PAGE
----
In issue 3 of the journal, Pam Brown very kindly welcomed me as Joint Editor-in-Chief of Diabetes & Primary Care. For those of you who do not know me, when I embarked on my career in nursing, I moved from the West Country to Leeds to do a 4-year nursing degree. Nursing degrees have been mandatory for full NMC registration for many years now, but in the mid-Eighties there were only a handful of courses!
At the time, during ward placements, I remember colleagues expressing doubts around the need for a more academic route into a role that was focused on practical skills. I still recall one senior nurse saying, “Those BSc Nurses – all they are good for is talking to patients!” It makes me smile now – of course the practical skills are important and I do think we got there in the end, but it’s also important to understand the evidence base (to know why we do what we do). And as for the talking to patients, well, 30 years on I’d say that this is probably the most important part of my job!
I became a Practice Nurse in 1994 and can honestly say it is my dream job although, of course, there have been challenges along the way. It can be a rather lonely role given that you tend to work in relative isolation in a room on your own: very different from the ward scenario where you are surrounded by a team of colleagues. There is huge scope within general practice to work autonomously and to maximum capability – every day is a school day – and there is always something new to learn, which keeps things interesting.
The breadth and complexity of diabetes management is what appealed to me and why I developed a particular interest. I joined the PCDS Committee in 2010 and became Vice Chair in 2016. The majority of diabetes care is now delivered within primary care, much of this by practice nurses, and I hope my involvement with the PCDS has enabled me to promote and support the valuable contribution that all members of the primary healthcare team make to diabetes care by sharing knowledge, skills and expertise.
After 25 years in one practice, a year ago I took up a new post as a Specialist Diabetes Nurse Practitioner within another practice. I now focus wholly on the clinical management of those with diabetes, and this position involves teaching and mentorship of medical and nursing colleagues and trainees. But enough about me – on to my first editorial for the journal!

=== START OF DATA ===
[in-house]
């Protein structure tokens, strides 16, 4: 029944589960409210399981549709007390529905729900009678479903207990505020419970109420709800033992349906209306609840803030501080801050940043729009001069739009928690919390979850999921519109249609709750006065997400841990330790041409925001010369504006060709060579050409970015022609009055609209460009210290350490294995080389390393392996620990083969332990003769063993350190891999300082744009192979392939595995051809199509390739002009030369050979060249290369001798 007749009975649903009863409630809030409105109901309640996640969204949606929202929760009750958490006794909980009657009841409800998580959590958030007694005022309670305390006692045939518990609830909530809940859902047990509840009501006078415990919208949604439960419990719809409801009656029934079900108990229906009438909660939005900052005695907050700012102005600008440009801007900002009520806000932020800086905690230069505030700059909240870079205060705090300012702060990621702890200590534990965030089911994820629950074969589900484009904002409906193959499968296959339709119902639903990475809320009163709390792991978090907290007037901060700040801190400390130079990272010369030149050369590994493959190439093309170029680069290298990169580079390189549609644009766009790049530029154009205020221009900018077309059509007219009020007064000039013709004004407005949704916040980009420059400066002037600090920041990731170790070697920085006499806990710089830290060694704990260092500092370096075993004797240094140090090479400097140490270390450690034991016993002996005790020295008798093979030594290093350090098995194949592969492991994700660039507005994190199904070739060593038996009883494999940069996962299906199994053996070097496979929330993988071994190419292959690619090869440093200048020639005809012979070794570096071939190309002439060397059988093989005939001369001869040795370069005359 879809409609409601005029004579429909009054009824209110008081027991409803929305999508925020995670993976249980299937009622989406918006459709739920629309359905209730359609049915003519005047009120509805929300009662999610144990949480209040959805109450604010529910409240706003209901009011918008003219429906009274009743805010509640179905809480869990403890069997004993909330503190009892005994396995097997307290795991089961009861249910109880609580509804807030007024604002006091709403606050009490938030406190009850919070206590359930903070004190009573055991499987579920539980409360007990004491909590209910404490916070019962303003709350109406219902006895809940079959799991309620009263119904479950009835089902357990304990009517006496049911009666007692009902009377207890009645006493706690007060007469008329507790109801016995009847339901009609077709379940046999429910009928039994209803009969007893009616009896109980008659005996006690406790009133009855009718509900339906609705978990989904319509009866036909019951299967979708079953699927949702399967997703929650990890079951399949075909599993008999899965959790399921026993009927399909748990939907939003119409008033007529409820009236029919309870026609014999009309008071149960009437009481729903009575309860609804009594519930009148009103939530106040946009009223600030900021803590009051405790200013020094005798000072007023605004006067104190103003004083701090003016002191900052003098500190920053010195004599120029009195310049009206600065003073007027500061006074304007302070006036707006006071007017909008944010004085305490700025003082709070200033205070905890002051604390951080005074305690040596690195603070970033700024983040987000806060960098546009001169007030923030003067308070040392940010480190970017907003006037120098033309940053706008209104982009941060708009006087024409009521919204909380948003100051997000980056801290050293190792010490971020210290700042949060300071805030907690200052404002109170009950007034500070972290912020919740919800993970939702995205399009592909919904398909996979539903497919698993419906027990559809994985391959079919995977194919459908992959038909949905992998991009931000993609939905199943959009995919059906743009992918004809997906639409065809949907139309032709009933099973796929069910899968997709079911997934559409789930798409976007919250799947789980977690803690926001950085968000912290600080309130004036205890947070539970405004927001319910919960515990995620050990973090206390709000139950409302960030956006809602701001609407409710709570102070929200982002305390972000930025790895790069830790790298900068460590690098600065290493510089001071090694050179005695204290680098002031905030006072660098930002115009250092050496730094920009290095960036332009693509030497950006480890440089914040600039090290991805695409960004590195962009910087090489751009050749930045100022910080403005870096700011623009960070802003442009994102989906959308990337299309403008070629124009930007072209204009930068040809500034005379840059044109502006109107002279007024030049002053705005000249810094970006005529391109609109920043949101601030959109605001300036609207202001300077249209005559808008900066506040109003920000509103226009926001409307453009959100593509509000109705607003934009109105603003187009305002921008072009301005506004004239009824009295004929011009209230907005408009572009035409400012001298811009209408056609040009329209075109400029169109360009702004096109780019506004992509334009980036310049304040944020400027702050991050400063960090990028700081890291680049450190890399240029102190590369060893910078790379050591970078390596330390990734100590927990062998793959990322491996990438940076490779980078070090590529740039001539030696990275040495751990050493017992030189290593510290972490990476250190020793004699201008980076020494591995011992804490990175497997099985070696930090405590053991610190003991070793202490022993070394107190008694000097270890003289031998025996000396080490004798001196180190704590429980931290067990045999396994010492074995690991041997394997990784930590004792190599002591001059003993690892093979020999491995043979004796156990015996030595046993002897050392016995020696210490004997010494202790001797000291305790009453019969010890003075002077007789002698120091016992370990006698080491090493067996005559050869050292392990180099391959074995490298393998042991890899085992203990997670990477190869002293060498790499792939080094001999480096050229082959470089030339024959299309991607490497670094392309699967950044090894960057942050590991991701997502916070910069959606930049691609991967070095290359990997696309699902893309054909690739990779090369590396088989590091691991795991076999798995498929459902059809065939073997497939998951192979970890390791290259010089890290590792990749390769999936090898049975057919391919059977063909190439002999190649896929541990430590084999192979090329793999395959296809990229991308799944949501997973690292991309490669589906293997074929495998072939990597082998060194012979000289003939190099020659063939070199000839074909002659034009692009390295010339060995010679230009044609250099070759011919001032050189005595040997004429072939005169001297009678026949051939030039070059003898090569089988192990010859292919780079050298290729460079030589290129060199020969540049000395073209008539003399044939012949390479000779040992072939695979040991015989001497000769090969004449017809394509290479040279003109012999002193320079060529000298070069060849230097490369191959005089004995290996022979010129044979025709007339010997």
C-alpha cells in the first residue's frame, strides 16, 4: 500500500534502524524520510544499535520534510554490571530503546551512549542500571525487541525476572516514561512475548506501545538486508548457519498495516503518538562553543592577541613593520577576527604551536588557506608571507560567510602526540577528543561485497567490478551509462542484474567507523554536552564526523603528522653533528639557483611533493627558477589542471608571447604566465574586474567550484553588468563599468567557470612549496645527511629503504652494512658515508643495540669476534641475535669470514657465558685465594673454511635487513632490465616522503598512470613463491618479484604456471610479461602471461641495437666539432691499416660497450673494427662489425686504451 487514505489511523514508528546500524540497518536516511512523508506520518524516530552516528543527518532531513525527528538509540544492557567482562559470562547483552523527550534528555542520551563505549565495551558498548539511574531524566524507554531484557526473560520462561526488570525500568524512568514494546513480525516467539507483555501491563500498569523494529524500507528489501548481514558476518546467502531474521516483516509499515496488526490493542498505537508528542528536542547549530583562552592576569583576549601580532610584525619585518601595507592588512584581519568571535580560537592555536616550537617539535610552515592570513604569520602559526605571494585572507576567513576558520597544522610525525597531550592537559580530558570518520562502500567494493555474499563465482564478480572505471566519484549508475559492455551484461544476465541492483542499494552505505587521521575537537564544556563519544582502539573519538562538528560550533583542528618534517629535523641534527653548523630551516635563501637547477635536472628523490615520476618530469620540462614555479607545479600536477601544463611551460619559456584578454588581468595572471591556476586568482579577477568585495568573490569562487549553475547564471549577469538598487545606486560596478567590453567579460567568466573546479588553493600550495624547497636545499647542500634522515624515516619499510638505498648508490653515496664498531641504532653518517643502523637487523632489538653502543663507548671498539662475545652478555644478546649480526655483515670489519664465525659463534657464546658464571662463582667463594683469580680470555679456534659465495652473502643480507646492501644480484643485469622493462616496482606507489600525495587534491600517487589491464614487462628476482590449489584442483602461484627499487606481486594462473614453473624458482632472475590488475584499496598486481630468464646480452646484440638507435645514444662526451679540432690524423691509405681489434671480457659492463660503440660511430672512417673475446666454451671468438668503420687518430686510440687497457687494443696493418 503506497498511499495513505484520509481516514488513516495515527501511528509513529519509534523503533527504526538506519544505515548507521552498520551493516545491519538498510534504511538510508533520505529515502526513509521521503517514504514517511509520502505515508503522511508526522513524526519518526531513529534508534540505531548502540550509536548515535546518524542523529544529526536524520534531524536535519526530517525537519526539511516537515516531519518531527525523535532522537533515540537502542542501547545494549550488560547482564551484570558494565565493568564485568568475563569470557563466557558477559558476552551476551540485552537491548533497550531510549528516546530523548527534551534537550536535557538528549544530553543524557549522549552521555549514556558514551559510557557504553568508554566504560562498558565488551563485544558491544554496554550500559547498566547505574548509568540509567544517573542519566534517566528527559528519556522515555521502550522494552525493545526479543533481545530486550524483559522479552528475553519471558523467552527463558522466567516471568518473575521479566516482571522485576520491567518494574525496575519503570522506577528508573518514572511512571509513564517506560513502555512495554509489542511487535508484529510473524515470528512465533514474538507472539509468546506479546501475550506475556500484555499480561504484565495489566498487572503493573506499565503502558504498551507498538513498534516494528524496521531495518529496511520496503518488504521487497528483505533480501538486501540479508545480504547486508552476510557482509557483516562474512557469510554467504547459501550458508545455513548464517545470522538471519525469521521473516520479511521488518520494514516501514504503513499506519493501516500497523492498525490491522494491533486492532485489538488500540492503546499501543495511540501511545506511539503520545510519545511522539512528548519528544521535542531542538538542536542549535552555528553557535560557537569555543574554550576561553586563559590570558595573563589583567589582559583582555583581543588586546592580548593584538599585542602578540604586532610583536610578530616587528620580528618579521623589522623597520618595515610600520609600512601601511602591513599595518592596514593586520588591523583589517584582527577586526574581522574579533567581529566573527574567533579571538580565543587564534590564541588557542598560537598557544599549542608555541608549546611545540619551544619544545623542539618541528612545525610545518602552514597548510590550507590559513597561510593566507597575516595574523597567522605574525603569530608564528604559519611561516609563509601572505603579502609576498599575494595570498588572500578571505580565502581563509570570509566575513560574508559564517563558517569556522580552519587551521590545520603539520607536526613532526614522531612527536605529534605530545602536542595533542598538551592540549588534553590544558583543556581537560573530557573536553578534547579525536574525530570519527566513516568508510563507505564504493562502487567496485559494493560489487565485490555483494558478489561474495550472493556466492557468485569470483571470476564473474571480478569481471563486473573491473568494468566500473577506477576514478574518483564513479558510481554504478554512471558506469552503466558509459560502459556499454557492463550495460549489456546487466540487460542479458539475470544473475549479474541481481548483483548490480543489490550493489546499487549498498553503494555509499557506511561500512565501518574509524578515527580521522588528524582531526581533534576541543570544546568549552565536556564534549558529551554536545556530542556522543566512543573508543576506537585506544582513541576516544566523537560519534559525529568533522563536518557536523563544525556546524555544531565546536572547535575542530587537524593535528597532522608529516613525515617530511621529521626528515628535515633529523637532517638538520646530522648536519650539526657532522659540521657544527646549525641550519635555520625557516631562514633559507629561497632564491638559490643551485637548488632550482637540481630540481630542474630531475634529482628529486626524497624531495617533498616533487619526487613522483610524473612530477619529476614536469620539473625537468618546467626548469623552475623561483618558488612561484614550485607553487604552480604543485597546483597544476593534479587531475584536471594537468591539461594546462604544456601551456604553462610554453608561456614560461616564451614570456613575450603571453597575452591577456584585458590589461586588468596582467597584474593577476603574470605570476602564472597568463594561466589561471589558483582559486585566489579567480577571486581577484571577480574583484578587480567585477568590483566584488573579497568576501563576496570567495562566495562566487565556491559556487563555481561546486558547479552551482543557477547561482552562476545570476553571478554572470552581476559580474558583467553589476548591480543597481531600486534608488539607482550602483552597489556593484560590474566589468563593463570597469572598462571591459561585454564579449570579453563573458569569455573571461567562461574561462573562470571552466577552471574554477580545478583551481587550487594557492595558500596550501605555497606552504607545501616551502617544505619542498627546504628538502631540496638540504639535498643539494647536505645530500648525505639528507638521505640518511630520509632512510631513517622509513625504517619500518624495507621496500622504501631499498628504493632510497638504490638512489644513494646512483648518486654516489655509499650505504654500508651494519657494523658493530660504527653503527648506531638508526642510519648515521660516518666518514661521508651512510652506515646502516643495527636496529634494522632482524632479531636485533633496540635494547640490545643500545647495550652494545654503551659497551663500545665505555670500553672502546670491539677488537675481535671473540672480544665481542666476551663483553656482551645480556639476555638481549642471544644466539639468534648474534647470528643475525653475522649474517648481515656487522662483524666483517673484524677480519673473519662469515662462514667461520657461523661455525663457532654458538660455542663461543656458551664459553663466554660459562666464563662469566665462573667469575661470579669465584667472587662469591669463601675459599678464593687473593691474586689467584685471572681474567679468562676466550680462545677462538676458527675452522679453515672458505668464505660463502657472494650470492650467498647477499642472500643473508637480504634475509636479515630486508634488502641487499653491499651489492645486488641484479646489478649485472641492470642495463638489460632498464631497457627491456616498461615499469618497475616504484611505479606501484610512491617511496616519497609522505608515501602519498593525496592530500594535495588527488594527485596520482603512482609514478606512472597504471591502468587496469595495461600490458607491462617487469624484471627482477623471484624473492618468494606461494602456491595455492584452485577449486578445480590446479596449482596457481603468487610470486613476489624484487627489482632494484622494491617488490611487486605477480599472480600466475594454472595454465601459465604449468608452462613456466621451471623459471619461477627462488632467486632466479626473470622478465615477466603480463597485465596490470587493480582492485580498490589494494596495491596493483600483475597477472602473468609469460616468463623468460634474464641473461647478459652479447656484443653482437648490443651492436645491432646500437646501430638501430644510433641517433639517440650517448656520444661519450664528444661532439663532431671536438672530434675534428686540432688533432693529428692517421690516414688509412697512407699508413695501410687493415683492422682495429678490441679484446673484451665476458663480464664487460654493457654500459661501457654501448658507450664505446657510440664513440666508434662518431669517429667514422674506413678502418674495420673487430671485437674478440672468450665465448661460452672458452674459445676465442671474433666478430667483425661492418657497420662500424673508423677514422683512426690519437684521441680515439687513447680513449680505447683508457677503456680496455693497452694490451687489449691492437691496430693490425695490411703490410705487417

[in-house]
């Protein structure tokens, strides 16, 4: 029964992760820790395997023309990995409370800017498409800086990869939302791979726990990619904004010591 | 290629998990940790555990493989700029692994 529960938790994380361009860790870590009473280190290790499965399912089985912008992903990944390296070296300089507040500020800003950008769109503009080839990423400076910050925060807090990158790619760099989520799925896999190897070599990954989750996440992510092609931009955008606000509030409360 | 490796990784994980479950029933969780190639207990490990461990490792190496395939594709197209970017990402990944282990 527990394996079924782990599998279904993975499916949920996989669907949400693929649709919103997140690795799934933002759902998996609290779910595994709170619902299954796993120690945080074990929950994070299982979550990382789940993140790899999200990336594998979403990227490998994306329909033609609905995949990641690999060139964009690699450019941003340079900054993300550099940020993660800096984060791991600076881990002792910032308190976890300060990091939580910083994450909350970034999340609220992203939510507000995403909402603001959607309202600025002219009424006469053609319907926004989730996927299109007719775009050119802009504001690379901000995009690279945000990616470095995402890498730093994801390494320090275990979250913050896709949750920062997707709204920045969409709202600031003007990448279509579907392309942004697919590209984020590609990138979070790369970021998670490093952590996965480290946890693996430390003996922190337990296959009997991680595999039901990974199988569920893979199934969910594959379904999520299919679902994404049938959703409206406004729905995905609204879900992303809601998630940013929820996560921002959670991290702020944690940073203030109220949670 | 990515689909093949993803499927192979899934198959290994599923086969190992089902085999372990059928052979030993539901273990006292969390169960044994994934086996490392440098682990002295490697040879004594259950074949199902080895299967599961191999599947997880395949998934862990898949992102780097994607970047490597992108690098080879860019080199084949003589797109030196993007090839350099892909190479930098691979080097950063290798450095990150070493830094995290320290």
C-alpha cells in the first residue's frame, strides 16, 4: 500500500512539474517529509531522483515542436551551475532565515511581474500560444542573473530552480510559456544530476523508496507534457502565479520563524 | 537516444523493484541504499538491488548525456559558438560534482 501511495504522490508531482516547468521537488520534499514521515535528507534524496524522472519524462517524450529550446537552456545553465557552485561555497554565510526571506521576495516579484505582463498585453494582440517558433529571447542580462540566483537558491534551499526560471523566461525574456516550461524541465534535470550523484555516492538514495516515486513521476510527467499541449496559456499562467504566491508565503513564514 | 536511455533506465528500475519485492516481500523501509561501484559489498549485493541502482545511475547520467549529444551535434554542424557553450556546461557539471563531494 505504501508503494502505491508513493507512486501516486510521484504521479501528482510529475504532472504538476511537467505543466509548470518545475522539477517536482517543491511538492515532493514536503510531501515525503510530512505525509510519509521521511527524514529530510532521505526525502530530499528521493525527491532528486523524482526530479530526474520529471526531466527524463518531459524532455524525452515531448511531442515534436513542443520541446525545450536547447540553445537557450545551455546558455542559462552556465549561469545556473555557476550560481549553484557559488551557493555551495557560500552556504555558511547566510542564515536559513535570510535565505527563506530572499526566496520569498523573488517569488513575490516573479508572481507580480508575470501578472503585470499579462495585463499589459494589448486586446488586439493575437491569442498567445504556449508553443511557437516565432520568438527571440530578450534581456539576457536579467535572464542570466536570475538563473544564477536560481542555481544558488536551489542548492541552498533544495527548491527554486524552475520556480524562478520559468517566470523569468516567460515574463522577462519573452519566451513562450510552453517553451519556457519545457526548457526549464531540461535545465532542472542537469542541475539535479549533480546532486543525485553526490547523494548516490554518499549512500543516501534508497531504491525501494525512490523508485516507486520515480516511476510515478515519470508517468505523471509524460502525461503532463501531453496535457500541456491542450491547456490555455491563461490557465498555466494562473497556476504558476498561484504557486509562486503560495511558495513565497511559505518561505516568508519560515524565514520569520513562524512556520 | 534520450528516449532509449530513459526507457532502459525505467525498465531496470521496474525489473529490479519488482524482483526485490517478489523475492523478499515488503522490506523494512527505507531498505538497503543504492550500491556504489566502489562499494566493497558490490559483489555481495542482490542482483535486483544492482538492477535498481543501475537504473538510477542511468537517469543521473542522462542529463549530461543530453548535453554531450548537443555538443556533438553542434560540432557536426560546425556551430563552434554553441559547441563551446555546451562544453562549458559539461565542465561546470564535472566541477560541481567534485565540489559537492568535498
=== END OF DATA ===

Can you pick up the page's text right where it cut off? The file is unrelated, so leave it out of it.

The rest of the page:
New draft NICE type 2 diabetes guidance
At the top of my list of discussion points is the long-awaited update to the NICE guideline on the management of type 2 diabetes in adults. In 2019, we heard that NICE would update NG28, which was welcome news indeed, given that since its publication in 2015 many new blood glucose-lowering agents have been launched and the evidence base, particularly for the cardiovascular and renal protective benefits of some agents, has grown.
The draft for consultation appeared in September 2021 and interested parties (“stakeholders”) were invited to comment on the new and updated recommendations proposed, with a deadline for comments of 14 October 2021. A group of us on the committee have responded officially on behalf of the PCDS, but here are a few of my personal thoughts.
The focus is very much on providing education and dietary advice, managing blood glucose levels, managing cardiovascular risk, and identifying and managing long-term complications. Unsurprisingly, one of the most contentious elements is that section on managing blood glucose levels.
It is important to remember that this is a guideline, and NICE itself points out that: “Clinical guidelines are recommendations on the appropriate treatment and care of people with specific conditions that are based on the best available evidence. They are designed to help healthcare professionals in their work, but do not replace their knowledge and skills.”
Guidelines provide a framework upon which to base our practice, but they are not absolutes and we must retain the right to use our own clinical judgement. However, the reality in practice is that most prescribing formularies adhere rigidly to the recommendations from NICE, allowing little scope for lateral thinking.